Tar­tar re­veals me­dieval Ger­man nun’s art ca­reer

The News Tribune - - Nation & World - BY CHRISTINA LAR­SON As­so­ci­ated Press

Anita Ra­dini, an ar­chae­ol­o­gist at the Univer­sity of York, in Eng­land, spends a lot of time look­ing at tar­tar. Re­ally old tar­tar.

Tar­tar, or den­tal plaque – that film of bac­te­ria that feels like sweaters on your teeth – con­tains a wealth of in­for­ma­tion about what long-dead in­di­vid­u­als en­coun­tered in their daily lives. Ra­dini has seen all sorts of things trapped in it: food par­ti­cles, tex­tile fibers, DNA, pollen, bac­te­ria and even wings of tiny in­sects.

But sev­eral years ago, when study­ing the den­tal plaque of a nun from me­dieval Ger­many, Ra­dini saw some­thing en­tirely new: par­ti­cles of a bril­liant blue. She showed the find­ings to Christina Warin­ner, an­other tar­tar ex­pert, who was shocked.

“They looked like lit­tle robins’ eggs, they were so bright,” said Warin­ner, group leader of ar­chaeo­ge­net­ics at the Max Planck In­sti­tute for the Sci­ence of Hu­man His­tory in Ger­many. “I re­mem­ber be­ing dumb­founded.”

The sci­en­tists put to­gether a mul­ti­dis­ci­plinary team of schol­ars and set out to un­ravel the ori­gins of this blue dust. The re­sults, de­scribed in a paper pub­lished Wed­nes­day in Sci­ence Ad­vances, far ex­ceeded the team’s ex­pec­ta­tions.

The par­ti­cles, it turned out, were of ul­tra­ma­rine pig­ment, the finest and most ex­pen­sive of blue col­or­ings, made of lapis lazuli stone from Afghanistan. The Ger­man nun with the pig­ment in her teeth – B78, as she is known in the ar­chae­o­log­i­cal lit­er­a­ture – was likely a painter and scribe of re­li­gious texts. And she must have been highly skilled to have been en­trusted with such a rare pow­der, the re­searchers said.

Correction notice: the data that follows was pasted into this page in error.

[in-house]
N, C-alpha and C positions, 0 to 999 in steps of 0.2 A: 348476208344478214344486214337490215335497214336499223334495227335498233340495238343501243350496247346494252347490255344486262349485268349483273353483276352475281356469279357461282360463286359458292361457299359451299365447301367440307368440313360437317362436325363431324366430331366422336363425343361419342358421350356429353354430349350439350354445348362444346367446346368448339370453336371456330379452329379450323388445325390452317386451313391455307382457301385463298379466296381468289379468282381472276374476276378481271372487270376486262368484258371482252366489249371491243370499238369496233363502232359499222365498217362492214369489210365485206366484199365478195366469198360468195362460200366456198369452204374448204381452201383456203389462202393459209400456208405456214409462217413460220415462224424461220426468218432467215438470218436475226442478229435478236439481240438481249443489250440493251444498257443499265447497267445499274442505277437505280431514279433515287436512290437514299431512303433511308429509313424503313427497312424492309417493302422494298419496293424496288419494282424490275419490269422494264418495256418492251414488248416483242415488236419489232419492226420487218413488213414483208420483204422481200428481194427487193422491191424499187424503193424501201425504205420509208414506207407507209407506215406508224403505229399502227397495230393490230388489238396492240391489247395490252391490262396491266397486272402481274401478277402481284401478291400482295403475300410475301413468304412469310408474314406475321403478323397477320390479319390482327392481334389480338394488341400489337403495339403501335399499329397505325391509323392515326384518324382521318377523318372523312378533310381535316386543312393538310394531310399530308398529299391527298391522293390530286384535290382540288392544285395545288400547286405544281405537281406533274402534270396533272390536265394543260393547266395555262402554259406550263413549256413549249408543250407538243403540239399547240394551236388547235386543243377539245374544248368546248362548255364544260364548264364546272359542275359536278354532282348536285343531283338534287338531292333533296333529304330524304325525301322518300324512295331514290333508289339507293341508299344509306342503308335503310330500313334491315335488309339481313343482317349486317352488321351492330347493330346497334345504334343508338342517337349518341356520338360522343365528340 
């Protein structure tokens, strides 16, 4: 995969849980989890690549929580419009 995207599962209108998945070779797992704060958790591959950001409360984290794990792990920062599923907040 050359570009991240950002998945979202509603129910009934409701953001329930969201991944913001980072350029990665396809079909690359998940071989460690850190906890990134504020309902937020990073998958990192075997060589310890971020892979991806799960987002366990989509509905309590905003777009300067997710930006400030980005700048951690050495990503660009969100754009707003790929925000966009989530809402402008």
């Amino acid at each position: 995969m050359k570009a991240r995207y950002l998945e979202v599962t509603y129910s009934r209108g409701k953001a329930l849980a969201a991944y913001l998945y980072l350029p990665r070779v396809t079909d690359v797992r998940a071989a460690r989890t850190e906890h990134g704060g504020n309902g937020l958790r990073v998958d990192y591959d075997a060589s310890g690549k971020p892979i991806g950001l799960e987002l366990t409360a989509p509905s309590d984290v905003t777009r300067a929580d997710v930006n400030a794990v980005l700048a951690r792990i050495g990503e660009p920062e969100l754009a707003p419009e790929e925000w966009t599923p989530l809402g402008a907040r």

The pig­ment likely ended up on the woman’s teeth as she used her mouth to shape her paint­brush. The re­searchers found ul­tra­ma­rine lay­ered through­out B78’s den­tal plaque, which sug­gests she painted many books in her life­time.

The find­ing up­ends the con­ven­tional as­sump­tion that me­dieval Eu­ro­pean women were not much in­volved in pro­duc­ing re­li­gious texts. “Pic­ture some­one copy­ing a me­dieval book – if you pic­ture any­thing, you’re go­ing to pic­ture a monk, not a nun,” said Ali­son Beach, a his­to­rian at Ohio State Univer­sity, and an au­thor on the study.

The skele­ton of B78 dates to some­time be­tween 997 and 1162 A.D. The nun was prob­a­bly 45 to 60 years old when she died, and was buried in an un­marked grave near a women’s monastery in Dal­heim, Ger­many.

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